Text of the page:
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Test Taking Anxiety And How To Manage It

If you have test anxiety, you might feel like it will be impossible to do well on high stakes tests like the SAT or the ACT.

While these standardized tests are certainly daunting, there are steps you can take to manage your test anxiety and earn a great score.

This guide will walk you through everything you need to know about test anxiety and how you can treat your test anxiety symptoms so that you’re calm, cool, and collected on test day.

What is test anxiety?

Test anxiety is a physiological condition that affects roughly 25-40% of students in the United States.

Students that struggle with this condition report feeling high levels of stress, anxiety, and panic before and/or during a test. 

Usually, test anxiety manifests through some or all of the following symptoms:

  • Rapid heartbeat
  • Headache
  • Lightheadedness
  • Nausea
  • Shortness of breath
  • Fear
  • Racing thoughts
  • Trouble concentrating
  • Procrastination
  • Negative thinking patterns
  • Disrupted ability to recall information

Test anxiety can be debilitating, and it often hinders students from being able to perform to the best of their ability on a test. 

Managing test anxiety

Because it involves both physical and emotional symptoms, test anxiety will prove distracting on test day if you aren’t able to learn to manage these symptoms effectively.

Here are a few ways to help keep your test taking anxiety under control:

Understand the root causes

Your best chance for overcoming test anxiety is understanding its root causes. Once you know why you have test anxiety, you will be better able to combat it.

There are many reasons why people may experience test anxiety:

  • Pressure from high expectations
  • Fear of failure or earning a low score
  • Lack of preparation
  • Previous negative experiences when taking test

Take a moment and think about what causes you the most anxiety when you picture taking a test like the SAT or ACT.

If you feel like you struggle with the pressure placed on you by yourself or others, it might help to remember that you are more than a test score. As long as you are trying your best when aiming for your target score, you are going to be successful.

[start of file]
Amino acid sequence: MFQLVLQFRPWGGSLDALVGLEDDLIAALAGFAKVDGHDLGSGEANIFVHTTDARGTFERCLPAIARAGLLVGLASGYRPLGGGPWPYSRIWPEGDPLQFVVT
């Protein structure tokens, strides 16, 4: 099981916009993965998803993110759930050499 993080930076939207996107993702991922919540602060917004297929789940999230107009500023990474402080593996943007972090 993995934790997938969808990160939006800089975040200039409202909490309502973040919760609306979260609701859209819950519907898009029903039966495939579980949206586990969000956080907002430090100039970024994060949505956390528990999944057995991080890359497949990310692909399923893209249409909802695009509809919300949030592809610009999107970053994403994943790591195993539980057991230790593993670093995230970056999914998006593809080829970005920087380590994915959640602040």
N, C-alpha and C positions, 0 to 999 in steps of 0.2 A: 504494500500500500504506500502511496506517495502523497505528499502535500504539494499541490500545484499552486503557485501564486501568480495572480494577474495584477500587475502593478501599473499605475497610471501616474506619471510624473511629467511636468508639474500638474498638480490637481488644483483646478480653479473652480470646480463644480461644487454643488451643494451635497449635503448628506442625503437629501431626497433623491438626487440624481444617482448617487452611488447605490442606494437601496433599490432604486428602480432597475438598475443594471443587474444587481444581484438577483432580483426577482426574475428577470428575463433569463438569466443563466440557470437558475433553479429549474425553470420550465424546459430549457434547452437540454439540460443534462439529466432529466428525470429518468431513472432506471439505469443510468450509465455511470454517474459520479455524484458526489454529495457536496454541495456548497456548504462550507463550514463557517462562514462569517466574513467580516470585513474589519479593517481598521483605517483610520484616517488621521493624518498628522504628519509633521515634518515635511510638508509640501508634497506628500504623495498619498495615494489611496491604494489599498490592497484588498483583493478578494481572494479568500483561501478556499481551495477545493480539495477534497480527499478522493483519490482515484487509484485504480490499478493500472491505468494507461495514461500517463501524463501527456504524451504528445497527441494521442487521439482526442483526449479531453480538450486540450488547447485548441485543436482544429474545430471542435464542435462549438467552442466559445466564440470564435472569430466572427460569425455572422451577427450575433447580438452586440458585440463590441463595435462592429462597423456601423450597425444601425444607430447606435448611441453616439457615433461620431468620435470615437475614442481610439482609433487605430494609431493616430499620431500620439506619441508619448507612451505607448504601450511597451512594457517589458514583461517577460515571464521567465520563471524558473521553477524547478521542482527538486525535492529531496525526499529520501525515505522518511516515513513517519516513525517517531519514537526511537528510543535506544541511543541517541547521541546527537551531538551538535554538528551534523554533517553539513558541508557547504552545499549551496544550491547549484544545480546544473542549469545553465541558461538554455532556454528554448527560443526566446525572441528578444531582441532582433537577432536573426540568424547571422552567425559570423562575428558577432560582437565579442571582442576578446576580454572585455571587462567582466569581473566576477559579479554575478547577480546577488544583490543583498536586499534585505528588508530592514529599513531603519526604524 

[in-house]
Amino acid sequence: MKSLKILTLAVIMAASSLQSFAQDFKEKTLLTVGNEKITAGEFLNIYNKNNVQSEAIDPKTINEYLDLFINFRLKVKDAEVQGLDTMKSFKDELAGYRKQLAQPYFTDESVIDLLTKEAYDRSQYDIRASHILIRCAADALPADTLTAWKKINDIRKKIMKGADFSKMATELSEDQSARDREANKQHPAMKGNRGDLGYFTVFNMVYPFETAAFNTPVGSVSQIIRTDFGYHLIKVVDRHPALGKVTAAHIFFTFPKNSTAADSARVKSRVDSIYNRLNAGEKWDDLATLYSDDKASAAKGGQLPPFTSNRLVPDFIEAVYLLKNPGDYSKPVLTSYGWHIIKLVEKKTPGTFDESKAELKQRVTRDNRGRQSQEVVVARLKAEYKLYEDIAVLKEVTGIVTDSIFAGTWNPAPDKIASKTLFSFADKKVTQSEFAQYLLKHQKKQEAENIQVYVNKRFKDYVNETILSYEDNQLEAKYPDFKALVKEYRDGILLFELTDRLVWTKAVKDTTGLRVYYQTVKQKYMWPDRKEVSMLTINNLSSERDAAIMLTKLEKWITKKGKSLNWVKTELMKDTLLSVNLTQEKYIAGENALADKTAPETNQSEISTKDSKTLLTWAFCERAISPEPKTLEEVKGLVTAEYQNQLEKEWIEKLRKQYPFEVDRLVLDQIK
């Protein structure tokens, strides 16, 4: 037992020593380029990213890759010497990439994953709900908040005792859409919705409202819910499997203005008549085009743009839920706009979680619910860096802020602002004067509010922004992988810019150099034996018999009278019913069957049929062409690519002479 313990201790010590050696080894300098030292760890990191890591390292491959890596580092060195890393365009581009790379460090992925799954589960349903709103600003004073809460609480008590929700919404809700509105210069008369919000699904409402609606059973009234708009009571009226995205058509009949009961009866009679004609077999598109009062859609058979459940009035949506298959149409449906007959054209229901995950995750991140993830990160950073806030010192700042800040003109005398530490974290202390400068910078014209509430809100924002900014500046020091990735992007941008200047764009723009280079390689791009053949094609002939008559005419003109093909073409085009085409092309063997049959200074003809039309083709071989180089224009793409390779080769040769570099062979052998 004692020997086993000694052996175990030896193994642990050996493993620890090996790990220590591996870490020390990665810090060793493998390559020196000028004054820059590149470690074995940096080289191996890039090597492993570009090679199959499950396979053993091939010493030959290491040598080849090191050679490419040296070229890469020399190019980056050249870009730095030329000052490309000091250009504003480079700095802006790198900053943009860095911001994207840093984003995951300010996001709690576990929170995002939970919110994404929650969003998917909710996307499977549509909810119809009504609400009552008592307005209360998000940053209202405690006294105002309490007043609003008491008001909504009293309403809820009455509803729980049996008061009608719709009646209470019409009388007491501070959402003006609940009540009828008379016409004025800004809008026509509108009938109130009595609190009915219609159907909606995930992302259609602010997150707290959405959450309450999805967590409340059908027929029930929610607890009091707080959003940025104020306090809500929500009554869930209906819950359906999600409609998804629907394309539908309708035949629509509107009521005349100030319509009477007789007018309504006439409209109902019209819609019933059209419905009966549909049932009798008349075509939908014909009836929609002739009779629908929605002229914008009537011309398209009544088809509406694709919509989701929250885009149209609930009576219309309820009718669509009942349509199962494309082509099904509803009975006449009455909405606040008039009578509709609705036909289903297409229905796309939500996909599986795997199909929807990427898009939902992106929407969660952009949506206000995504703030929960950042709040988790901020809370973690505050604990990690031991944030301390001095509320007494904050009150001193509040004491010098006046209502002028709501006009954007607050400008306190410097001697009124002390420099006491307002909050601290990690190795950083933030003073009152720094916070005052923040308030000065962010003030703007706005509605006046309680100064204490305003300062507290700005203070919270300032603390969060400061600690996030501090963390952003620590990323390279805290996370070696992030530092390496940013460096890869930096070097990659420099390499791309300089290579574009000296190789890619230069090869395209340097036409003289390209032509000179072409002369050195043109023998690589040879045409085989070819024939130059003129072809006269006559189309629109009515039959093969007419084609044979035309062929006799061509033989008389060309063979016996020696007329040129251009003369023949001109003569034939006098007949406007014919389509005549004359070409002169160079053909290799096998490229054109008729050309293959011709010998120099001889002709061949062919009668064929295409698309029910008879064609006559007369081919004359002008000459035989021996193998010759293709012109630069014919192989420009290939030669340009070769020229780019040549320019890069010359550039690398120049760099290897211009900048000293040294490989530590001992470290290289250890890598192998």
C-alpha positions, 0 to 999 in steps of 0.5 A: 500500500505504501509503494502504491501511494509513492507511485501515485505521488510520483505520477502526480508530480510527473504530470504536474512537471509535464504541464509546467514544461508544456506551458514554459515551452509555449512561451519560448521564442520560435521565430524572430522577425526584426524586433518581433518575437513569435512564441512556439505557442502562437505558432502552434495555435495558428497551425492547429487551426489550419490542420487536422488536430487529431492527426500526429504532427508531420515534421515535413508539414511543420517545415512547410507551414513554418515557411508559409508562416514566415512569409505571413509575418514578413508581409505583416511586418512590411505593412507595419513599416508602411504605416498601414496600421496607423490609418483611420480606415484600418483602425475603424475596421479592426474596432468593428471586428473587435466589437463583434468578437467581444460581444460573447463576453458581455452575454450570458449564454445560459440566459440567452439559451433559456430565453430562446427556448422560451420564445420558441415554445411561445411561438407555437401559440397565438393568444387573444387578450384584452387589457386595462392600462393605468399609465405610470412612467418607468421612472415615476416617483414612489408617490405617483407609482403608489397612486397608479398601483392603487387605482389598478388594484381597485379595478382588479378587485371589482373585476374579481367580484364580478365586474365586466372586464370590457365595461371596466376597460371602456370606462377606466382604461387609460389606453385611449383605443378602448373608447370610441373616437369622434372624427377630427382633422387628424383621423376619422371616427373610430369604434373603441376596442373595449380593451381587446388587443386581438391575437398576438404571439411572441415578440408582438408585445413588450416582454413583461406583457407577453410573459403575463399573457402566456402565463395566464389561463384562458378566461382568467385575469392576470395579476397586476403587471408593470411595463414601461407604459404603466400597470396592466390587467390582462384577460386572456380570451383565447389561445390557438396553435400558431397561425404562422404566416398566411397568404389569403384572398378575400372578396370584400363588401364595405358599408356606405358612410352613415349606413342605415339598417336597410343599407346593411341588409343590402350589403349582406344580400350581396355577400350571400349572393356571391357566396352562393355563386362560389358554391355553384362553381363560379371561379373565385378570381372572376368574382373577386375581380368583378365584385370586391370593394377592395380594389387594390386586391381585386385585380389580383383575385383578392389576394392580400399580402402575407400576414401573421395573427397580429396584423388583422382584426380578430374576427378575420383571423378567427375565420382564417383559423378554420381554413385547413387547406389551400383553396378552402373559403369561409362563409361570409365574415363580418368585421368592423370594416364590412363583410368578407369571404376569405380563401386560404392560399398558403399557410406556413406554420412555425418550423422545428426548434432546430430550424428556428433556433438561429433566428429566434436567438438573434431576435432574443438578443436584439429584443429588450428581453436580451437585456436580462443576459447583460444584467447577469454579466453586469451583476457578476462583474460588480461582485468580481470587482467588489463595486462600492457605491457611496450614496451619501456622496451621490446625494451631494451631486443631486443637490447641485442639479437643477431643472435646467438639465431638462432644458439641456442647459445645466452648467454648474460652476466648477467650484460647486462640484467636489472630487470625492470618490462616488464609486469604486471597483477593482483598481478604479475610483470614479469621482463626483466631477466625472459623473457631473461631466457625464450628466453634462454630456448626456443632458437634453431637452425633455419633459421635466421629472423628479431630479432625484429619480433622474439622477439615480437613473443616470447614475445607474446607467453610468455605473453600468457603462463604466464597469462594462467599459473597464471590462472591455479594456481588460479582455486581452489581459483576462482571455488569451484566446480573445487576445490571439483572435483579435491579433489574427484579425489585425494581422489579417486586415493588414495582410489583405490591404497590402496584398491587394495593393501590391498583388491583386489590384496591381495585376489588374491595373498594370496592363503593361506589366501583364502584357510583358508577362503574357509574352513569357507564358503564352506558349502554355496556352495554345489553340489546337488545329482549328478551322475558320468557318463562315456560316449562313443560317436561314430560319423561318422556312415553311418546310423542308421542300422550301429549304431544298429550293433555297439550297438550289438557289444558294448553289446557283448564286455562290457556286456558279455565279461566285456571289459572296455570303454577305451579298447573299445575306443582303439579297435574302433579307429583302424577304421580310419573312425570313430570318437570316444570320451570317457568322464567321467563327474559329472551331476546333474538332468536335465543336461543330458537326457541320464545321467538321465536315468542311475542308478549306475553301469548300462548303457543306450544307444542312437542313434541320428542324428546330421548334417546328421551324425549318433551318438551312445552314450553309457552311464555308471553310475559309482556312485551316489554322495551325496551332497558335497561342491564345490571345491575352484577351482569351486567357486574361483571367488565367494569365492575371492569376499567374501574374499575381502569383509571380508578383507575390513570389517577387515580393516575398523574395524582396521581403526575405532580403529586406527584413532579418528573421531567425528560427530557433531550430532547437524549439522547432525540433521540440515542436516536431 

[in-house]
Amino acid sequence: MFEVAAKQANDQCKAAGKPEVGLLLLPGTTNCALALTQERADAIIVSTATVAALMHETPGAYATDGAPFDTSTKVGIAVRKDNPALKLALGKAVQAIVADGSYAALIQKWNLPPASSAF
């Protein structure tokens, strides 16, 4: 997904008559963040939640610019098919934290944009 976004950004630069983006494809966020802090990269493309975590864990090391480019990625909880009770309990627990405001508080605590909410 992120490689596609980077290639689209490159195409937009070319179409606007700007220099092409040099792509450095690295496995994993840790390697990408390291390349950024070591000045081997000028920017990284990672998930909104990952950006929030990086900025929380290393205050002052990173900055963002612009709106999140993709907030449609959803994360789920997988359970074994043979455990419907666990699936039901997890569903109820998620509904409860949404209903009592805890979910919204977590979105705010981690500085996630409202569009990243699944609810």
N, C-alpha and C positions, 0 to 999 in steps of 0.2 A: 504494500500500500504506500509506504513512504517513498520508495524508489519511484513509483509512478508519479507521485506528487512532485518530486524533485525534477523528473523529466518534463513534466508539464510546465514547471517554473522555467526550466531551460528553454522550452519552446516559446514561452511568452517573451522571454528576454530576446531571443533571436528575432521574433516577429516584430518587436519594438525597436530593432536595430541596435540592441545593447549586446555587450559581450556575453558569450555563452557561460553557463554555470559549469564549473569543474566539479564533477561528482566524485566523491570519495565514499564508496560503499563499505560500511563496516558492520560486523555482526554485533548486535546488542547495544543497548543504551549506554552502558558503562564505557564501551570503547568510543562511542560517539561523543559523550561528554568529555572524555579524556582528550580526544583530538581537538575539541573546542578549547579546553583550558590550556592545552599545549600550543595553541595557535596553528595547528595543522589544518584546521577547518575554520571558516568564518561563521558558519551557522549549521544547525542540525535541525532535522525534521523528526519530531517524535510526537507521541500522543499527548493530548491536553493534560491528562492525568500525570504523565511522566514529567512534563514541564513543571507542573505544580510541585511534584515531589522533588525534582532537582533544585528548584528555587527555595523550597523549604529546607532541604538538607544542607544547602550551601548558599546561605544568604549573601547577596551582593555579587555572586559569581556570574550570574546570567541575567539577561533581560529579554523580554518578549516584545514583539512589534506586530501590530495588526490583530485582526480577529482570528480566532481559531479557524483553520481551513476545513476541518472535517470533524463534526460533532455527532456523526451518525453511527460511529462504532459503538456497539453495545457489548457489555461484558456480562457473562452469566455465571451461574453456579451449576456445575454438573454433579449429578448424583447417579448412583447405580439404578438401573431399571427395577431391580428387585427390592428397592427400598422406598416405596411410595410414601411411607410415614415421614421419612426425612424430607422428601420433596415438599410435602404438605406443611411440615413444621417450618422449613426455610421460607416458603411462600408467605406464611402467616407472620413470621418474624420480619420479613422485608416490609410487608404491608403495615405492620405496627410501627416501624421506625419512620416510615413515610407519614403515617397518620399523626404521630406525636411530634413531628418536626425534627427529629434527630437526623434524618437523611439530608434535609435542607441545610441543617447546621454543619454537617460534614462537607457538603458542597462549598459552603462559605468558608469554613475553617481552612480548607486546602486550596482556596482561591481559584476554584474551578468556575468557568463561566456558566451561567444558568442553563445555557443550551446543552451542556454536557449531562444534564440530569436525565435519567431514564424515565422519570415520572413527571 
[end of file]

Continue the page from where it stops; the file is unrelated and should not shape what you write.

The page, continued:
If fear of failure causes you to feel anxiety, remind yourself that even if you were to guess on every answer on the test, you would still get a higher score than you would if you allowed yourself to freeze up and forget to answer several questions.

If you are worried that you won’t be prepared, take an ACT or SAT prep course or work with a private tutor so that you have accountability and access to preparation materials that will help you do well on the test.

If you are afraid about repeating a negative performance on one of these tests, take the time to adjust your study habits. If you are using new strategies, spending more time studying, and learning from your mistakes on your previous test, you are bound to do better the next time around.

Visualize your entire test day

Sometimes students spend so much time preparing for the actual test that they forget to bring exam entry materials or get thrown off by the steps they have to take before they enter the exam room.

You can prevent this from happening by familiarizing yourself with what you need to do and bring on test day for the SAT or ACT and visualizing yourself completing these steps before your scheduled administration.

What to bring

Whether you’re taking the SAT or the ACT, you’ll need to bring:

  • Your printed admission ticket
  • Acceptable photo identification
  • No. 2 pencils with functional erasers
  • An approved calculator
  • (Optional) Backup calculator or batteries
  • (Optional) A wristwatch that is not a smart watch
  • (Optional) Snacks for designated breaks

What to expect on test day

For both the SAT and ACT:

  • Test centers open at 7:45 a.m. and doors close at 8:00 a.m.
  • Before you enter your test room, you will have to show your admission ticket and ID to the proctor
  • The proctor will assign you a seat
  • The proctor will read instructions verbatim from an instructor booklet, and they will walk you through the steps required for you to provide your personal information to receive your test scores. This step takes roughly 30 minutes to complete.
  • The proctor will check your calculator and backup calculator, and they will make sure you do not have a phone, tablet, or smart watch.
  • The proctor will tell you when to start and stop on each section of the test and how to fill out the answer sheet
  • During breaks, you may not discuss the test with anyone, you must bring your admission ticket and ID with you, and you may only eat in designated areas